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J Card Fail. 2008 Mar;14(2):151-60. doi: 10.1016/j.cardfail.2007.10.015.

Atorvastatin attenuates cardiomyocyte loss in adult rats from protein-restricted dams.

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  • 1Laboratory of Morphometry and Cardiovascular Morphology, Biomedical Centre, Institute of Biology, State University of Rio de Janeiro, Av 28 de Setembro, 87 (fds)-20551-030 Rio de Janeiro, RJ, Brasil.



Statins are cholesterol-lowering drugs that have been proved to prevent cardiac events. Their direct effects on cardiac remodeling, when administered in programmed protein restricted animals, still are unknown.


Wistar male 6-month-old offspring from dams fed normal protein (NP, 19% of protein) or low-protein (LP, 5% of protein) during pregnancy and first 10 days after birth were studied. After weaning, male pups were allocated to untreated or treated groups with atorvastatin (low and high doses, 5 or 30 mg.kg.day) in two different periods (from 21 days old to 3 months old and from 3 to 6 months old). The blood pressure (BP) was 30% greater in untreated LP offspring than in treated offspring (from 165 +/- 6 mm Hg to 127 +/- 3 mm Hg, P < .01). After 1 month of treatment, only untreated LP offspring continued with high BP. Compared with untreated LP offspring, atorvastatin reduced blood glucose (less 30%, P < .05) and cardiomyocyte size (less 24%, P < .05), whereas untreated LP offspring had greater interstitial fibrosis (plus 74%, P < .01), reduction of myocardial vascularization (less 25%, P < .01) and major reduction of cardiomyocyte number (less 38%, P < .01) than treated LP offspring.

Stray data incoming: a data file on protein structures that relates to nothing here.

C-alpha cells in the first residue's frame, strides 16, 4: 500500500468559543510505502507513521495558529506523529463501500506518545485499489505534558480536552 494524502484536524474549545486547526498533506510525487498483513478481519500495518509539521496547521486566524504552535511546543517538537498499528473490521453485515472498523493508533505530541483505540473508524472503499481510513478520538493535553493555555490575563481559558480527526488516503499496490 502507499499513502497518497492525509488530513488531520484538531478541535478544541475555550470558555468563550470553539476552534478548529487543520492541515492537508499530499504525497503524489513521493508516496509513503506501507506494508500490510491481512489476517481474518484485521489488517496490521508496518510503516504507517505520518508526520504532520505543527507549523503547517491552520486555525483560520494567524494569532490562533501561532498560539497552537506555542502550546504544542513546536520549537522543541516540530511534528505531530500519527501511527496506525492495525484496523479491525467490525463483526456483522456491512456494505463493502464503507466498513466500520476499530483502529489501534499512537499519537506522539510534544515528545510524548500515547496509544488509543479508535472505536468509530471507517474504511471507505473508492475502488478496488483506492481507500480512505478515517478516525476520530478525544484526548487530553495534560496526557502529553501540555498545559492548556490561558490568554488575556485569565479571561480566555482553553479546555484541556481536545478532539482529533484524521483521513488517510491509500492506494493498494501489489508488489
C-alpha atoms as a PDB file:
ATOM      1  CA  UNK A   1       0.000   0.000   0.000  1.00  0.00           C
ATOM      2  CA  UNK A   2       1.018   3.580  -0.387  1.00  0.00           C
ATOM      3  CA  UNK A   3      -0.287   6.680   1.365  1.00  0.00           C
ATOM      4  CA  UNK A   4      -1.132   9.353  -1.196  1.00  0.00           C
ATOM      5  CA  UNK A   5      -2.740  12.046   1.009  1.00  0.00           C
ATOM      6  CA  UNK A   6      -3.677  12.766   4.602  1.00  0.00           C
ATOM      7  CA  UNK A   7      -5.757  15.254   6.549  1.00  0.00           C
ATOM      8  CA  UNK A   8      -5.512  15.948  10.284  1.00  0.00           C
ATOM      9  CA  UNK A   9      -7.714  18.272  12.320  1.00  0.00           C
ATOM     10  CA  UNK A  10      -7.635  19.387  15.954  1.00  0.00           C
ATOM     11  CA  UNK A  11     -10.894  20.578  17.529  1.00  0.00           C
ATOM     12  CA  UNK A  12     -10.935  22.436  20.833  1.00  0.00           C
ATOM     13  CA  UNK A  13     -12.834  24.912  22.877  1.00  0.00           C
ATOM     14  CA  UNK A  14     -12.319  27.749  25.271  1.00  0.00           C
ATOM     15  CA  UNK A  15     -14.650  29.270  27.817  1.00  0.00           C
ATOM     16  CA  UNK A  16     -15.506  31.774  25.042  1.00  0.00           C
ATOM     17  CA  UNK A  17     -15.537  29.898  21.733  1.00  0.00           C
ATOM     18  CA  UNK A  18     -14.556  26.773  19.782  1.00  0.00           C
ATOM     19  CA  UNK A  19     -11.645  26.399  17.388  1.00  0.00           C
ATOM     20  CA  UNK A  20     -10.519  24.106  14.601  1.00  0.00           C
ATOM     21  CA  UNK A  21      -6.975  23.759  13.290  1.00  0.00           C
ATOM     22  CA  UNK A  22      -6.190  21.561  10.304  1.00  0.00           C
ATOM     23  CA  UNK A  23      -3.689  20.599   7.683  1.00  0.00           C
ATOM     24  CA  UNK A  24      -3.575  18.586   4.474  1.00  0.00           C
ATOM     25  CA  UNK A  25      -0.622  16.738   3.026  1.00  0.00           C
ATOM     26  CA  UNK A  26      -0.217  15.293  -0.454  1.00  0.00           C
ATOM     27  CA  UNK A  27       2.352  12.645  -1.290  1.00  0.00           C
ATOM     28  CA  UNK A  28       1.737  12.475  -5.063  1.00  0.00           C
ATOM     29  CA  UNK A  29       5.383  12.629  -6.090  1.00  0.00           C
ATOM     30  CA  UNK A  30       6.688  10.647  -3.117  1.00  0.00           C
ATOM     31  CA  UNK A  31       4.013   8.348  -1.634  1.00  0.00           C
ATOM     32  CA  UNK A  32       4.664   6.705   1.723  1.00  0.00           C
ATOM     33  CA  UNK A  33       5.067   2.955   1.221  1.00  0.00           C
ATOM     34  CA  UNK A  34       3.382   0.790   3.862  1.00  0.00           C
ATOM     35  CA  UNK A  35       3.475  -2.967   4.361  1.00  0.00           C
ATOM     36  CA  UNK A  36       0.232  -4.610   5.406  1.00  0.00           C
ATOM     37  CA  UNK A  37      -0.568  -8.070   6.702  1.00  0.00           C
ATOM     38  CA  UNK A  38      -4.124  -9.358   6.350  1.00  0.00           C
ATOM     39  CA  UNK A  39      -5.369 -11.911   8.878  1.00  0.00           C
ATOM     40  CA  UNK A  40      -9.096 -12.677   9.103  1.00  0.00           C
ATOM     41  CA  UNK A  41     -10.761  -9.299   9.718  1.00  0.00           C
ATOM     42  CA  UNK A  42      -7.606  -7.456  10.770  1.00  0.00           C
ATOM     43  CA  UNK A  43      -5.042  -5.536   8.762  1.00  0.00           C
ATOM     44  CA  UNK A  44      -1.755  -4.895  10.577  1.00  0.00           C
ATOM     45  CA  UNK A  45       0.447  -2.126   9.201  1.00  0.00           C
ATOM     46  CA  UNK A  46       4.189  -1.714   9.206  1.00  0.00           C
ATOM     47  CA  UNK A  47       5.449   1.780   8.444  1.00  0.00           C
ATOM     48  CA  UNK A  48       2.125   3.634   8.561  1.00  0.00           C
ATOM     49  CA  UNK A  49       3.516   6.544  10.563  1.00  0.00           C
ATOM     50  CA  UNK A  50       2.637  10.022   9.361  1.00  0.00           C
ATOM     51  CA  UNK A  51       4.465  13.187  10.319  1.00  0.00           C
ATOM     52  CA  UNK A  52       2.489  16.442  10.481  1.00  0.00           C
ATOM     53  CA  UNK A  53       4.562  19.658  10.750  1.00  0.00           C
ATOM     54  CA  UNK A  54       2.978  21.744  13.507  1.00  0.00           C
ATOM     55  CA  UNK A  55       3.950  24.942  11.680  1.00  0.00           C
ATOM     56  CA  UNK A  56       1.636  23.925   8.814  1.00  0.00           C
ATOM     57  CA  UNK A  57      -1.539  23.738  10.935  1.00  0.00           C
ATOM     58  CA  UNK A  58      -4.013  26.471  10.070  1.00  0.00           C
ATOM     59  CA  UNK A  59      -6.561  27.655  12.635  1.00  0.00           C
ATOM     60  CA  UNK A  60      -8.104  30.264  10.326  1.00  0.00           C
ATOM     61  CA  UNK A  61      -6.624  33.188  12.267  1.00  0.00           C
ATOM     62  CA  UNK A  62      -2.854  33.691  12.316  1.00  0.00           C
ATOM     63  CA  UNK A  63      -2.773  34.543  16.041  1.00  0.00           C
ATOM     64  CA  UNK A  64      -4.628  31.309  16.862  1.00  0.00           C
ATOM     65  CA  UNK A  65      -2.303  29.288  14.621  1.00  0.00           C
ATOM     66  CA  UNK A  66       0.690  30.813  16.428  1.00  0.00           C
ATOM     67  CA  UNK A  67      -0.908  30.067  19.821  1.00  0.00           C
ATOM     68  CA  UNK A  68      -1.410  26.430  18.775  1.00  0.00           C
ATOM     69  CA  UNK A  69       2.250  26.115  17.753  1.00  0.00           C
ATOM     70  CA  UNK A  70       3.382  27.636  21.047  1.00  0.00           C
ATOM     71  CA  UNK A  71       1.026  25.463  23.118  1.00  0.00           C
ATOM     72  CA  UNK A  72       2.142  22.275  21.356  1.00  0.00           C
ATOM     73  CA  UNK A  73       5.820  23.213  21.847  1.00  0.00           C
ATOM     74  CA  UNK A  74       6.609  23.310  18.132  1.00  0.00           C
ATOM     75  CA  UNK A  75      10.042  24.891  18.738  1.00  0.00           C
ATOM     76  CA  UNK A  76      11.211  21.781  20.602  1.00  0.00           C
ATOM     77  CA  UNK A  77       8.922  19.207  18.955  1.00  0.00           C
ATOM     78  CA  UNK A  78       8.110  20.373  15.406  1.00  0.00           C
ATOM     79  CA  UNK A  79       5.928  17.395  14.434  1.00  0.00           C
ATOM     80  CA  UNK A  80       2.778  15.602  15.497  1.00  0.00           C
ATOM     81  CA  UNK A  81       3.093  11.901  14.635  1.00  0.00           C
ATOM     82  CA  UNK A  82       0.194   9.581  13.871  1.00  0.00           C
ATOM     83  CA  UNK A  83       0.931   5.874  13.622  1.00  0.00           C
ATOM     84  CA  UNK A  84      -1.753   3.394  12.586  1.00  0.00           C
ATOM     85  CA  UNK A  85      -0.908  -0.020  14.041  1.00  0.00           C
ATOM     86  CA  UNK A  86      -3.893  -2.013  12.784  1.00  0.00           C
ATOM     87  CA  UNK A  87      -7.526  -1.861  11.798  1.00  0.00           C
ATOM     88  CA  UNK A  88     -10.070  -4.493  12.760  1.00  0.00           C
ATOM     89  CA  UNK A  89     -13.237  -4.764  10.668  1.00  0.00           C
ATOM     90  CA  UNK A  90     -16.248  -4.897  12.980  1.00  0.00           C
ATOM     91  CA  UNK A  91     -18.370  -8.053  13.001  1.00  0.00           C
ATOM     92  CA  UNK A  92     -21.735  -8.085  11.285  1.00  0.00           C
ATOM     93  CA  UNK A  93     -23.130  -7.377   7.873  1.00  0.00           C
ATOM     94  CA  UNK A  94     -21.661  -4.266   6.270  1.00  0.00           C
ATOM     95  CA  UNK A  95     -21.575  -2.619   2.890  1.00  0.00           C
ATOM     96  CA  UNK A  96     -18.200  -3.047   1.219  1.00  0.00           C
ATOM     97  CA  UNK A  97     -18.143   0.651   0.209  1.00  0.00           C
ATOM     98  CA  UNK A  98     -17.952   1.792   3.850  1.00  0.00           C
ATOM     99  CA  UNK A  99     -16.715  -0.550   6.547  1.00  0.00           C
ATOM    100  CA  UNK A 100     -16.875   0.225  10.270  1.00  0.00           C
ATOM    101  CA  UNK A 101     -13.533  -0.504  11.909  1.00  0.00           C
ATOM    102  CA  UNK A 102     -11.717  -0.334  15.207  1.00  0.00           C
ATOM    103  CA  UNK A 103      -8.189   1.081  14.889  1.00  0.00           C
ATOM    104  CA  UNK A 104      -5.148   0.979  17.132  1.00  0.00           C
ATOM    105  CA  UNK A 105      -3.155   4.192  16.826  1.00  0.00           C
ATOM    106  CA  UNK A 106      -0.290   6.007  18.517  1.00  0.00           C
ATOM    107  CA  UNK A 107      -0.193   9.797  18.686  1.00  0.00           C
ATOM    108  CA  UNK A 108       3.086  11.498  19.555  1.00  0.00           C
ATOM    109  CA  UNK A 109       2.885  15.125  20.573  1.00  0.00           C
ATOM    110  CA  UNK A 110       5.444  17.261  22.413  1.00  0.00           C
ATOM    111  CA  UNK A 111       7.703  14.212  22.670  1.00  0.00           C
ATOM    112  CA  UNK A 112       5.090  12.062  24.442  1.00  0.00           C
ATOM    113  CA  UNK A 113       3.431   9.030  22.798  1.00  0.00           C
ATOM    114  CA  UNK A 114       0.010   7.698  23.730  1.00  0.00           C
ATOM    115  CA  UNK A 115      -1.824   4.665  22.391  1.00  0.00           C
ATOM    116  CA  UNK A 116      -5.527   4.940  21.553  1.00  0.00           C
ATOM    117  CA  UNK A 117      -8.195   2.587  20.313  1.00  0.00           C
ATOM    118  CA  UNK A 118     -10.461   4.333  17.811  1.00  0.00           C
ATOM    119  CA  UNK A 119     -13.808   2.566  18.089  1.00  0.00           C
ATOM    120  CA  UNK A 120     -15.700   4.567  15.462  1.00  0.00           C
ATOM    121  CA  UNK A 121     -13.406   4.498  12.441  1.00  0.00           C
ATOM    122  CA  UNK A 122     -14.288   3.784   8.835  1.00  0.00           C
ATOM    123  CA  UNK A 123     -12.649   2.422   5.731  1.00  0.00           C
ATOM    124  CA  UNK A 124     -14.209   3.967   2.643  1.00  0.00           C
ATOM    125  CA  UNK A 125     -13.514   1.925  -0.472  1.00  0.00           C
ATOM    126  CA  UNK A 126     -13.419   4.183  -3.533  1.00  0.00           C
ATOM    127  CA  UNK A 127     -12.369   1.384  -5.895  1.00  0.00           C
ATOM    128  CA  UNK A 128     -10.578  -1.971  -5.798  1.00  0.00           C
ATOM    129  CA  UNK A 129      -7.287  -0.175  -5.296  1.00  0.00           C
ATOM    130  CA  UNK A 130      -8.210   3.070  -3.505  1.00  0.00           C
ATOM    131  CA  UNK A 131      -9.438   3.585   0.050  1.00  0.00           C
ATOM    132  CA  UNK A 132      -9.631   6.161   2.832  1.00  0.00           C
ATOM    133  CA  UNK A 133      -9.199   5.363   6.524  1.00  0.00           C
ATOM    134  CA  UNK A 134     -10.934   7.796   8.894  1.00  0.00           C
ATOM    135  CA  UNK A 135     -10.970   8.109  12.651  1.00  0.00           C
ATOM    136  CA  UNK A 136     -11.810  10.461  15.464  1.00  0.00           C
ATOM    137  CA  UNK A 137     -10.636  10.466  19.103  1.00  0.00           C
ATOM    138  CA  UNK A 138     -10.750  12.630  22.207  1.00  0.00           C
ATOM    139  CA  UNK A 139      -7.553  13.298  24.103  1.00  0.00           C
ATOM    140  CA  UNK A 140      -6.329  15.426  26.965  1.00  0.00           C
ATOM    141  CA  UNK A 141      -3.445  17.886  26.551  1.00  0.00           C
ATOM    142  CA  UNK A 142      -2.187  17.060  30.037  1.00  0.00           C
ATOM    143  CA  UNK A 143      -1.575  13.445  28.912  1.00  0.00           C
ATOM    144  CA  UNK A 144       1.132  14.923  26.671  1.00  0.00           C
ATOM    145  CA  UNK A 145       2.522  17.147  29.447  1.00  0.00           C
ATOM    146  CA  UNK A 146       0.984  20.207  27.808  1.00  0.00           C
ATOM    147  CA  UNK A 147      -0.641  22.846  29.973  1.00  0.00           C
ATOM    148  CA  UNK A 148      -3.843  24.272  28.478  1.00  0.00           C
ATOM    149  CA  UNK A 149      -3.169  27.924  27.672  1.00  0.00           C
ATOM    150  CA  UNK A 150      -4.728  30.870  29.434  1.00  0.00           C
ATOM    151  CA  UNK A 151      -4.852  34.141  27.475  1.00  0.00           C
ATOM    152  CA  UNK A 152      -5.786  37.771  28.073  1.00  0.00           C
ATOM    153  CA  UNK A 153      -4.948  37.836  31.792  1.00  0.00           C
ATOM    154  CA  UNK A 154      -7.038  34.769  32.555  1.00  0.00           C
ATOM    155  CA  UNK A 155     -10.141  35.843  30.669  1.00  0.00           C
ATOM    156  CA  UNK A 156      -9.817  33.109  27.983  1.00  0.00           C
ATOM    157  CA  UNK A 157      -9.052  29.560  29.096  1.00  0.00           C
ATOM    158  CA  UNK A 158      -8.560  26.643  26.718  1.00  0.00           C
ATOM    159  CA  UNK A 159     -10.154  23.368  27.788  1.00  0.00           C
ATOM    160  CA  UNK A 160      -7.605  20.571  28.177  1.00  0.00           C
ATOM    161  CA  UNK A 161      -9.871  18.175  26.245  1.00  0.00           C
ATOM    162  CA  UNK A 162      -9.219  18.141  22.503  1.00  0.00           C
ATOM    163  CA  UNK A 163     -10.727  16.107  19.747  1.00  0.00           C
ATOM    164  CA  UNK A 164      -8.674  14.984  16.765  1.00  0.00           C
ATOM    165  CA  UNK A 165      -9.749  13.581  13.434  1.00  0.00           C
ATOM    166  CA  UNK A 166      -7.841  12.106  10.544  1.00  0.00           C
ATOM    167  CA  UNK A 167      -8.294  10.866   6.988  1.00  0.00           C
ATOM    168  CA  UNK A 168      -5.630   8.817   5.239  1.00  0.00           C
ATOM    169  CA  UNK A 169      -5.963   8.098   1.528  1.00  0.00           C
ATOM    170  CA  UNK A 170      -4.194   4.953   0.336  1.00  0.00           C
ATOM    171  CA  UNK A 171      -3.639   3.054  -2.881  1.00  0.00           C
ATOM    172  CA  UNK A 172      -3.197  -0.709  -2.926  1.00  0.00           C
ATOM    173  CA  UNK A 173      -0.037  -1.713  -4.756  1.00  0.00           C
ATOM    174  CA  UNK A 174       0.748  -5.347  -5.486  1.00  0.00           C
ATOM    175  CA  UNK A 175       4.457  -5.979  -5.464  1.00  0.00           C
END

Atorvastatin from 3 to 6 months olds in both low and high doses (but not from 0 to 3 months) has beneficial effects improving myocardial vascularization by diminishing fibrosis and cardiomyocyte loss.

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